One of the true joys of using Proto48 standards is the ability to have scale width flange ways at switch points, frogs, guard rails and grade crossings or street trackage.
It may seem like a small thing but these finer tolerances create a tremendous level or realism to the scene.
Above and below, comparing the model to actual track shows how the scale width of the flange ways adds greatly to the atmosphere of the scene.
As we know, track and wheels are an integrated system, where all aspects work together. Modifying one part impacts the rest. Wheels with scale dimensions require flange ways that are properly sized. Given the oversized standards most of us are used to, scale flange ways look impossible for a wheel to navigate, yet they work just fine. I’ve handlaid track to finescale dimensions in HO and quarter-inch scales and in my experience, it isn’t any harder than regular track work even though many people struggle with the finer tolerances. There is a bit more filing to do and the fit needs extra care. However, it’s all possible for a modeler with average skills and the determination to keep after it. Proto48 makes the job simpler by virtue of the fine cast frogs, guardrails and switch points that are available from Right-O-Way products. However, at the end of the day, you know what gives you enjoyment in this craft better than I do, so make your choices accordingly.
It’s true that such standards aren’t for every taste, as we each bring different sensibilities and goals to the craft. I’ve always wanted to model track to this degree. I view the work as an end in itself and get genuine pleasure from the effort and the finished product. That’s me however, your experience will be different for certain.
Related items that may be of interest.
(Please note my supplies are very limited as of May 1, 2023. Once the current print run is gone, it will not be repeated in print form.)
The Missing Conversation Vol. 07
This ebook looks at the differences in track for different eras.
The go -to resource of supplies for modeling track in quarter-inch legacy scale and Proto48.
Disclosure note. The two books are my own and available on this site. Right-O-Wy also carries copies of Detailing Track for sale. I have no other affiliation with ROW beyond being a satisfied customer. I list them here as I can recommend their products wholeheartedly.
I have worked to “proto”* track and wheel standards since my late teens, and never regretted it.
One thing in the favour of adopting these standards is that the prototype has had over 200 years of world-wide practical experience creating and refining the dimensions. If you simply take those real measurements and divide by your scale ratio, then other than a very minor adjustment of no more than 0.001” here and there to keep things within manufacturing tolerances and to avoid cumulative rounding errors, you don’t have to think about it any further.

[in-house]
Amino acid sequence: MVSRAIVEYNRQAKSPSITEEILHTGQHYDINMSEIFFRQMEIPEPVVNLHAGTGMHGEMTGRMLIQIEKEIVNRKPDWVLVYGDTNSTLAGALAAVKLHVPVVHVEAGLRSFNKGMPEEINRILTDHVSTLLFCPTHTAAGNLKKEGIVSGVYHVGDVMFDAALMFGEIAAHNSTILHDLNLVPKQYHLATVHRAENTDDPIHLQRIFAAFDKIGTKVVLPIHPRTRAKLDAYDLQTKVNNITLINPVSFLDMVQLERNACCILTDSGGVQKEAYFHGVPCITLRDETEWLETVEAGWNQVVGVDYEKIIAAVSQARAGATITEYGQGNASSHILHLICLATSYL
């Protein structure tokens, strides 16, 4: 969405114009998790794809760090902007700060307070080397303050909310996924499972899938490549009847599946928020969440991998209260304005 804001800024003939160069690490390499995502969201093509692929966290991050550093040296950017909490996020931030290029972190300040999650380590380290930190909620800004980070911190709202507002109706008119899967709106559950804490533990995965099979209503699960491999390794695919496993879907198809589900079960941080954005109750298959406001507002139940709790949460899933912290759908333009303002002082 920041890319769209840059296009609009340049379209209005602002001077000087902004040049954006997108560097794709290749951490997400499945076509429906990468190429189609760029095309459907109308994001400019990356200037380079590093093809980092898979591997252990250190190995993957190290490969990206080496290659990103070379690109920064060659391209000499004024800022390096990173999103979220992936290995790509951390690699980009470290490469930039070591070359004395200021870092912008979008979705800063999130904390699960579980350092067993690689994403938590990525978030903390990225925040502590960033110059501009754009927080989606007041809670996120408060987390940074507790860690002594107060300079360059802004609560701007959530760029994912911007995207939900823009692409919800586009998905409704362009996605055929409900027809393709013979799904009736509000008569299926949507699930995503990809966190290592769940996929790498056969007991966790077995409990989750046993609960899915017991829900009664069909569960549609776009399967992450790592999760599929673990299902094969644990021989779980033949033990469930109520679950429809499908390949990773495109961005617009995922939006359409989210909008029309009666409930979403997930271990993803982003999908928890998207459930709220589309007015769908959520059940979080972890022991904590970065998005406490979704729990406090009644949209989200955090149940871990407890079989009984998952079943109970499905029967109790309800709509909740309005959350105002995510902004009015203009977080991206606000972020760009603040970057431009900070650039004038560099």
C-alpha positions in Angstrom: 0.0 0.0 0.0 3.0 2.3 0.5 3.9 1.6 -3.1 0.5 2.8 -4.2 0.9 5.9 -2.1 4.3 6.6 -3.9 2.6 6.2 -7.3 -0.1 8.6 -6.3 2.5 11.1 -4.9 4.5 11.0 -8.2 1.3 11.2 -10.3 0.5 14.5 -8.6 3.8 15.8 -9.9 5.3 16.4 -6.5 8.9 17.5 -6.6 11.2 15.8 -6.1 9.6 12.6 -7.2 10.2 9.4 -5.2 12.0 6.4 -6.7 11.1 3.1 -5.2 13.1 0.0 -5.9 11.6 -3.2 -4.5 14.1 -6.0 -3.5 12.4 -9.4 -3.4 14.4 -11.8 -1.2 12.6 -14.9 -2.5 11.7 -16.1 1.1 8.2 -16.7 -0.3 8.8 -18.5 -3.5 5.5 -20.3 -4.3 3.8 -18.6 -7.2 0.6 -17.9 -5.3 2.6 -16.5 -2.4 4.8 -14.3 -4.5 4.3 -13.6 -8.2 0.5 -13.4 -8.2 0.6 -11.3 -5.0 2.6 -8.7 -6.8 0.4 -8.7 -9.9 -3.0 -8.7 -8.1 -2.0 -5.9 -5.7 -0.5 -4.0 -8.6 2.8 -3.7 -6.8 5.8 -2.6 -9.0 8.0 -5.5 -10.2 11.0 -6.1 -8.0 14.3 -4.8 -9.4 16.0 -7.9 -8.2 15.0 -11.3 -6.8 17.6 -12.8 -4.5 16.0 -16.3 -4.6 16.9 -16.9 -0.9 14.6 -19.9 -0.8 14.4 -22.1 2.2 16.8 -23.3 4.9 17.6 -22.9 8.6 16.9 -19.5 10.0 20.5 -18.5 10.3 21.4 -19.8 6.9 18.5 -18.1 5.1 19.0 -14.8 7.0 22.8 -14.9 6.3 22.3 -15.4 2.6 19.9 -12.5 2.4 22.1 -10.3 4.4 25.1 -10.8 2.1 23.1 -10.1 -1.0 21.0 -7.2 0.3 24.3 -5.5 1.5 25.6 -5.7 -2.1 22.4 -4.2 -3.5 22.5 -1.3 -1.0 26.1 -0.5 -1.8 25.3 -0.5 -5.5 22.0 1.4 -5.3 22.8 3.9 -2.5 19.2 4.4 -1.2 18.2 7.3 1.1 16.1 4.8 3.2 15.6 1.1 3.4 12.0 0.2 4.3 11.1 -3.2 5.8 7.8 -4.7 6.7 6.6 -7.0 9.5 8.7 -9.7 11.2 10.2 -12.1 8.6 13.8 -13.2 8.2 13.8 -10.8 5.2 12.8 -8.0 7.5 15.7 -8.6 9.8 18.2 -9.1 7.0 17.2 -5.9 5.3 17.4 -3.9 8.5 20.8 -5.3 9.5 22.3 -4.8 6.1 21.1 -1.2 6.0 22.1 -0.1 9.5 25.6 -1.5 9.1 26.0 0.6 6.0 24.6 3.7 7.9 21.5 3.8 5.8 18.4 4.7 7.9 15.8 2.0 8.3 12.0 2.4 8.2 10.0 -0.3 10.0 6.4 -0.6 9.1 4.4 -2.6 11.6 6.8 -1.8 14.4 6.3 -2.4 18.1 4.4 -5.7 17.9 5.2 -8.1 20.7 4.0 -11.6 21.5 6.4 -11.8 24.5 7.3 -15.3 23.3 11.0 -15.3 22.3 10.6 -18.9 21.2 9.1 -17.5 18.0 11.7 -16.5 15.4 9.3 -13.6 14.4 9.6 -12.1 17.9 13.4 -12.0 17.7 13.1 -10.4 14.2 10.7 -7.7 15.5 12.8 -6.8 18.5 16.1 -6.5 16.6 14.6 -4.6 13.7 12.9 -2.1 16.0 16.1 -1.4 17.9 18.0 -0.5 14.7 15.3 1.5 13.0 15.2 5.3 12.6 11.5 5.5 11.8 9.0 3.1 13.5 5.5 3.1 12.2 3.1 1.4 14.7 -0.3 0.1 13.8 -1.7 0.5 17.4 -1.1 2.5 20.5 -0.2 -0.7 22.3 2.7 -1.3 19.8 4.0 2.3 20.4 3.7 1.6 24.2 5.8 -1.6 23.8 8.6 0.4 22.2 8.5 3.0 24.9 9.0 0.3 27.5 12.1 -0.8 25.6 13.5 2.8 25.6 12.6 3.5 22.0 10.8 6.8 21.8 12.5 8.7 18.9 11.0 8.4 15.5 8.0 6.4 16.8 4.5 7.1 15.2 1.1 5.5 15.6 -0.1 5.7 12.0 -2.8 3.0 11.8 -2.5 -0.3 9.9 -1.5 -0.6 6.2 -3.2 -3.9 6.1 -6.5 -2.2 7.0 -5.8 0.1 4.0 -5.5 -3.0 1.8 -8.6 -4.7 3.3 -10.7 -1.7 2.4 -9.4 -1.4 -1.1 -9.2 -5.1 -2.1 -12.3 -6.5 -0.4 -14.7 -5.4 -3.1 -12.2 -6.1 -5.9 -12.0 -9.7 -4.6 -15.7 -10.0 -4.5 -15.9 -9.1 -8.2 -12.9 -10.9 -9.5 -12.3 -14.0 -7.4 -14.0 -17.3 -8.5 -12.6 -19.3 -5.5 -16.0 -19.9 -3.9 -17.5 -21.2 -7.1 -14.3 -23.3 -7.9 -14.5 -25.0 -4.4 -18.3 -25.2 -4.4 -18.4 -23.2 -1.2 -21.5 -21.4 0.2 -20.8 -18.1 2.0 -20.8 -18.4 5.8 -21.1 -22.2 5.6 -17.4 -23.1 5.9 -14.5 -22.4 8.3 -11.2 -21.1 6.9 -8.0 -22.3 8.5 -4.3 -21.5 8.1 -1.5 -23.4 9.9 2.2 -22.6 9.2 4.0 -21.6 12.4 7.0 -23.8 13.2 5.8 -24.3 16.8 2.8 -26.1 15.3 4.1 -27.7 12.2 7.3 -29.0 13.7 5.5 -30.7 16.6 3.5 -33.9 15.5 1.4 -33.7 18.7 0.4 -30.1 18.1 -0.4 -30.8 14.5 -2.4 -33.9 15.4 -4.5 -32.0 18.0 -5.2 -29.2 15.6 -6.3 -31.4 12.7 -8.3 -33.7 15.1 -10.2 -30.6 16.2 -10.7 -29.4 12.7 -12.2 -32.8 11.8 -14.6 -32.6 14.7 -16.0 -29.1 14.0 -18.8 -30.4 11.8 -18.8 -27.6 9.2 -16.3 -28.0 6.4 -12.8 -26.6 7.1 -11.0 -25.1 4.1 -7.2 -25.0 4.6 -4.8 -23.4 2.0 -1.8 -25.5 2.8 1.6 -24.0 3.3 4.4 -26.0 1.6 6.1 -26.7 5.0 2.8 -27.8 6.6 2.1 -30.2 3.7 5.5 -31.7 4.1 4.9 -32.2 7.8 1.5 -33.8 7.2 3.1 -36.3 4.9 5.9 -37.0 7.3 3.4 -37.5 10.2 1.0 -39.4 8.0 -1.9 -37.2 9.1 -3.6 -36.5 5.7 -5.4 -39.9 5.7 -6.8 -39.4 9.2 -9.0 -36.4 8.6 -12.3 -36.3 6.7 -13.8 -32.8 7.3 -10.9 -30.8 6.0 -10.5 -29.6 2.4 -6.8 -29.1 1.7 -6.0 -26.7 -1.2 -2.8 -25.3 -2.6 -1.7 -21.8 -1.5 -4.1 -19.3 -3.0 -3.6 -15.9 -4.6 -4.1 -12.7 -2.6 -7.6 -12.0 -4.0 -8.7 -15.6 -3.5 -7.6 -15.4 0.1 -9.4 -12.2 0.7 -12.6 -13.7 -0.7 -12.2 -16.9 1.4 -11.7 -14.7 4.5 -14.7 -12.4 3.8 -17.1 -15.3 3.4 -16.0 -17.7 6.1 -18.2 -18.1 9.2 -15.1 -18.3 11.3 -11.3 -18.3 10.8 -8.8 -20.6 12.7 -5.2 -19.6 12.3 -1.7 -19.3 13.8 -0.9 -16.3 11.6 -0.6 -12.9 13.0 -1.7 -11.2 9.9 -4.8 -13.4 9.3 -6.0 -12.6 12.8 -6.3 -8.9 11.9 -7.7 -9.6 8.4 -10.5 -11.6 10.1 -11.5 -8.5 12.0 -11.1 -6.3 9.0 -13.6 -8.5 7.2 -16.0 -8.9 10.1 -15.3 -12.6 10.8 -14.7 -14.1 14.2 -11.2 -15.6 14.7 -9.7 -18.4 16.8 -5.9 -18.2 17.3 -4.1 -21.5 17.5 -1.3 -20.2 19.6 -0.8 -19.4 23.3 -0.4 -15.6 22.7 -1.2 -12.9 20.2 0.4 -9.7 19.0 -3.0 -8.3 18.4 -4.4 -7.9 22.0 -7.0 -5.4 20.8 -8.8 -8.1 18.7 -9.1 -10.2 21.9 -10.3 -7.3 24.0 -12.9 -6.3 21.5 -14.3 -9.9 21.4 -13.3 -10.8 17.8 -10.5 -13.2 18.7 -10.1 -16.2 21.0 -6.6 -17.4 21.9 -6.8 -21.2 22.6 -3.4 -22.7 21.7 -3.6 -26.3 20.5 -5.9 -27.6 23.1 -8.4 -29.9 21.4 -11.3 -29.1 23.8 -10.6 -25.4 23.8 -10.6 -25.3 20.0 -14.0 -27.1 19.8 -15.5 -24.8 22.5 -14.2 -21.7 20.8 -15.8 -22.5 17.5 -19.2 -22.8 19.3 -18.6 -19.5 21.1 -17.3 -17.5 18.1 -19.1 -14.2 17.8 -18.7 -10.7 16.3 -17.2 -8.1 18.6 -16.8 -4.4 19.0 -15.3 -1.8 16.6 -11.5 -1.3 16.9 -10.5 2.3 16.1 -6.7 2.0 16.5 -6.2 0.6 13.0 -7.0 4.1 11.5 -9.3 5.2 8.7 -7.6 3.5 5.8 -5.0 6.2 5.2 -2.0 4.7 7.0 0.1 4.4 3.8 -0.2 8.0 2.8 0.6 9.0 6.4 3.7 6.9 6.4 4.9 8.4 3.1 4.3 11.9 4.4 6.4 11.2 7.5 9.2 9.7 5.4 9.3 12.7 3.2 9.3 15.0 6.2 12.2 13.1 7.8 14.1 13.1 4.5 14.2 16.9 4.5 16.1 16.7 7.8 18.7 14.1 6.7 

To create a balanced set of standards to suit wider flanges, etc, means getting into a fair bit of maths and applying various rules, checks and balances, and then increased difficulties in manufacturing/making models to accommodate these alterations – the “O5W” in North American 1:48 0 scale on 1.25” gauge track, or the reduced back-to-back in British “finescale”* 0 gauge, to 7mm scale on 32mm gauge track, where cutouts are required for driving wheels under steam loco boilers. Or there are created semi-fine halfway house solutions, such as “code 88” wheels for H0, which sort of works, but not as a substitute for correct profile (“code 87”) wheels in S scale, as the code 88 flange is wider than for code 87, and this creates other problems, which is,probably outside of this blog or comment, but it illustrates the point: misapplication of one standard to another purpose as a convenience means not applying the correct principles, which leads to bad running not because the idea is wrong, but because the implementation was flawed.
My point here is that doing things to an accurate scale ratio is simpler in the long run: filing rail for crossings and switches is the same no matter what standards, and the use of various gauges to set key dimensions (track gauge, guard rails, etc) is essential for any set of track standards. Yes, one eschews ready made track, but as soon as one studies the prototype carefully, then that becomes necessary anyway. But manufacturers in many scales also provide castings and assemblies for switches and crossings to the correct proportions, so if hand-laying turnouts anyway, this is no harder than to any other standard.
If your primary focus is to hustle long trains – and lots of them – over a densely packed network in your basement empire, then rewheeling your equipment might be daunting and costly, but using a single, consistent profile that is matched to the track provides for better running, too, so why not do it right? (Or possibly, one’s interest is not really in modelling the things that make a Railway what it is – the flanged wheel on a tracked road – but in the operation of the trains. In which case, you probably aren’t a regular reader of this blog.)
And a plug for my friend here: the book is excellent (I said so in 2013 and have no reason to change my mind: https://ewjr.org/2013/09/10/intelligent-discussion/ ), as are Jay’s products, for that matter.
* Because of the use in the UK at least of “finescale” to sometimes mean something between the RTR standards and prototype-derived standards, I have tried not to use this word. The most common 7mm scale standard gauge standards are now usually called “0F” for “O fine” over here, as for gauge 1: G1F. They are really “finer than coarse” rather than fine, and I personally think this is misleading.